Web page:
3- Avoid using URL shorteners. The use of shorteners can cause your emails to end up in the spam folder, even if everything else is correct. ESPs can't review the landing page because it has been shortened and therefore it raises suspicions.
4- Also, don't add the URLs directly in the text; create a link with text, for example, “click here” or something similar.
5- Avoid using adult-themed terms as much as possible, subject lines related to pharmaceutical products, financial or monetary terms, and in general any terms or phrases that might match campaigns created by spammers.
6- Don't use strong colors, fonts, or large formats and flashy styles.
7- The subject line shouldn't be written in capital letters, with exclamation points, end in a question, be just one word or be too long.
The most common and probable causes of an email landing in the spam folder
The most common causes of an email falling into the spam or junk folder:
The content of the email is one of the main factors that influence whether an email is classified as spam or not. Emails that contain suspicious words or phrases, such as "fast money", "unique opportunity" or "make money", are more likely to be identified as spam.
If the recipient of the email doesn't recognize the sender, they are more likely to flag it as spam. It is important to ensure that emails are sent from a recognized email address and that the following items are clearly identified the name of the company or organization in the "From" field.
Bad domain reputation
If the sender's domain has a bad reputation on spam lists, emails sent from that address are more likely to be identified as spam. It is important to follow email marketing best practices and avoid sending unsolicited or unauthorized emails to prevent the sender's reputation from being negatively affected.
Missing unsubscribe links
If an email doesn't include a link for recipients to unsubscribe from the mailing list, it is more likely to be identified as spam.
Poorly formatted email
If the email is not formatted correctly or contains errors in the HTML code, it is more likely to be identified as spam.
Common Spam Report Messages and Possible Solutions
Some of these messages may be displayed either because of the content of the email or the subject line of the message.
It indicates that the newsletter was created with just an image with a link to an external page. The newsletter must have content, not just an image with a link.
HTML has a low text-to-image ratio
It indicates that the newsletter has too many images and too little text. We should find a balance between the two.
HTML: images with 0-400 bytes of words
There is text written on at least one image, not the body of the email. There is nothing to do in some cases, but this should be limited as much as possible. It would be better to avoid this type of situation and use only illustrative images.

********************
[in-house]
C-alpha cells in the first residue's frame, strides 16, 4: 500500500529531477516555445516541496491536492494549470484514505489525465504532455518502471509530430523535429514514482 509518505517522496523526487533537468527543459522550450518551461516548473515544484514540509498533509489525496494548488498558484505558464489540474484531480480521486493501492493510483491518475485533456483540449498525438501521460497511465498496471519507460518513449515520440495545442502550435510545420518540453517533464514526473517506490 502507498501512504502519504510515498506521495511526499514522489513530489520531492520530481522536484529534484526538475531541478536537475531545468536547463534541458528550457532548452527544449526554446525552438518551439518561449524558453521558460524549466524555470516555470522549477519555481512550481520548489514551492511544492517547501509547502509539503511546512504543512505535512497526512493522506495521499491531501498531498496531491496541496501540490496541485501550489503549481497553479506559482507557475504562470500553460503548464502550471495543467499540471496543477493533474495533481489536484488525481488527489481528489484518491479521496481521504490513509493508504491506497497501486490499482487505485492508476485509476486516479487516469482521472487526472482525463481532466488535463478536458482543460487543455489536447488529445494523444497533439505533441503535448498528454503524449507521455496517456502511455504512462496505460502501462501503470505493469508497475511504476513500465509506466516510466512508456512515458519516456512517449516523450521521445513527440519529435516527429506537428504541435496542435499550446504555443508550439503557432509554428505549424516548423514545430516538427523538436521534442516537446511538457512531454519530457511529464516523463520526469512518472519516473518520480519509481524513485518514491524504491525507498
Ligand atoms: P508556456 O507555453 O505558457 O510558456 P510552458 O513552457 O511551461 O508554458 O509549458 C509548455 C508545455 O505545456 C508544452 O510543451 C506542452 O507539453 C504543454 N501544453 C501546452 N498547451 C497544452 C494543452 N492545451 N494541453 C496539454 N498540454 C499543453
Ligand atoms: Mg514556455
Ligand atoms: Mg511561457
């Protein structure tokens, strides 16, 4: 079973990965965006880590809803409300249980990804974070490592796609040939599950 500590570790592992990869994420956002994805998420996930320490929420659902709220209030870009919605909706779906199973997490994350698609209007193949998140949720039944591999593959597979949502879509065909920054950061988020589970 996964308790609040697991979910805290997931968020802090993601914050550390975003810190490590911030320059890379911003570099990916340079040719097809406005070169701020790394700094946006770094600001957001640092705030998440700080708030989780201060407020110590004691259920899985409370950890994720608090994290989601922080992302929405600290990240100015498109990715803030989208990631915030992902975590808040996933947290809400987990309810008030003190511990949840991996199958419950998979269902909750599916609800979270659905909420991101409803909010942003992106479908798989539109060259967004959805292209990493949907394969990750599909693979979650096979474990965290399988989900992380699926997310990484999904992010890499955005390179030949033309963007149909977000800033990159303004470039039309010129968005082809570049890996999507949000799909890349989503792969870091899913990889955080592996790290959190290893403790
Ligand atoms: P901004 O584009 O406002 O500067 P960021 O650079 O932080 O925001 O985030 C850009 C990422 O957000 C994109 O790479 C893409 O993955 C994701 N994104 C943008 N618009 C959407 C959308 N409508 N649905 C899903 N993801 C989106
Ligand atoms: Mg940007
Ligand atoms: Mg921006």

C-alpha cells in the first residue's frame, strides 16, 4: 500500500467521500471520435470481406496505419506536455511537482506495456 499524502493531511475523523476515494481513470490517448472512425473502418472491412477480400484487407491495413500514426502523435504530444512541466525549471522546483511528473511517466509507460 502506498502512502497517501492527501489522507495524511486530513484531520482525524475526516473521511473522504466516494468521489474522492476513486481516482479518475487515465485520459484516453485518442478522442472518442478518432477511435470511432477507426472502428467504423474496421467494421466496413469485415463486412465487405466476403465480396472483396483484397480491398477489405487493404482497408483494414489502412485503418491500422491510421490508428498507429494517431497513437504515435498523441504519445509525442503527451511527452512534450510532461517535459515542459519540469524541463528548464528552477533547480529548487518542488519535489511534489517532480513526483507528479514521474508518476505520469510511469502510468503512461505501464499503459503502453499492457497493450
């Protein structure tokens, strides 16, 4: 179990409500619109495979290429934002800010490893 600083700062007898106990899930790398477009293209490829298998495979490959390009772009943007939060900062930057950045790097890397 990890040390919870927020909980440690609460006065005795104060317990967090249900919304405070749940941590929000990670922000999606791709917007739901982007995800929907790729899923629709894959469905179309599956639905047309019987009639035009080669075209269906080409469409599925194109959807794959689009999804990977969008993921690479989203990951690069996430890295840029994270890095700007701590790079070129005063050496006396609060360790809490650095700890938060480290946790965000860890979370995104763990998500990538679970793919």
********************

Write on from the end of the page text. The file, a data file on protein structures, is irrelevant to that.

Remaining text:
HTML: images with 1200-2600 bytes of words
Similar to above, but it detected more text included in the images.
The newsletter content contains a large percentage of text in capital letters, so it could be considered as spam.
Similar to the previous problem, but it detected even more capital letters in the content.
Message is 10% to 20% obfuscated in HTML
The HTML code appears to be obfuscated. It is likely that if the text has been copied from Microsoft Word or other similar editors, some tags from the editor itself were copied together, creating a suspicious text that spam filters think could include code, which would cause it to be considered as spam.
HTML with unbalanced body and tags
This message informs us that an error has occurred in the HTML code of the email. It is likely that some HTML tag has not been closed correctly. These types of errors will affect the display of the message.
It indicates that there is a WordPress URL in the newsletter that may have been compromised or hacked.
The email includes words like “credit” in the text, along with other related words, synonyms, etc.
This message is displayed if you are using Google's URL shortener.
It indicates that the subject line of the email is in capital letters.
Indicates that a word related to the term “ambien” in the body of the newsletter is affecting the score.
URL obfuscation is a method used by criminals who plan phishing scams and hide a fake URL in a link with a text that looks different. For example:
Click here to update your account:
And when we click, we end up accessing something like this:
Review everything we've discussed to avoid landing into the spam folder
The good practices we discussed and possible solutions, as well as the error messages that are displayed in spamassassin will help to improve the delivery rates for your emails.
Of course, it is not a 100% guaranteed method because, in the end, everything will always depend on third parties, the ESPs; however, it is useful to know what you can do to improve your results.
Therefore, it is always recommended to stop and do some revisions before you send a newsletter, such as checking the campaign's spam report.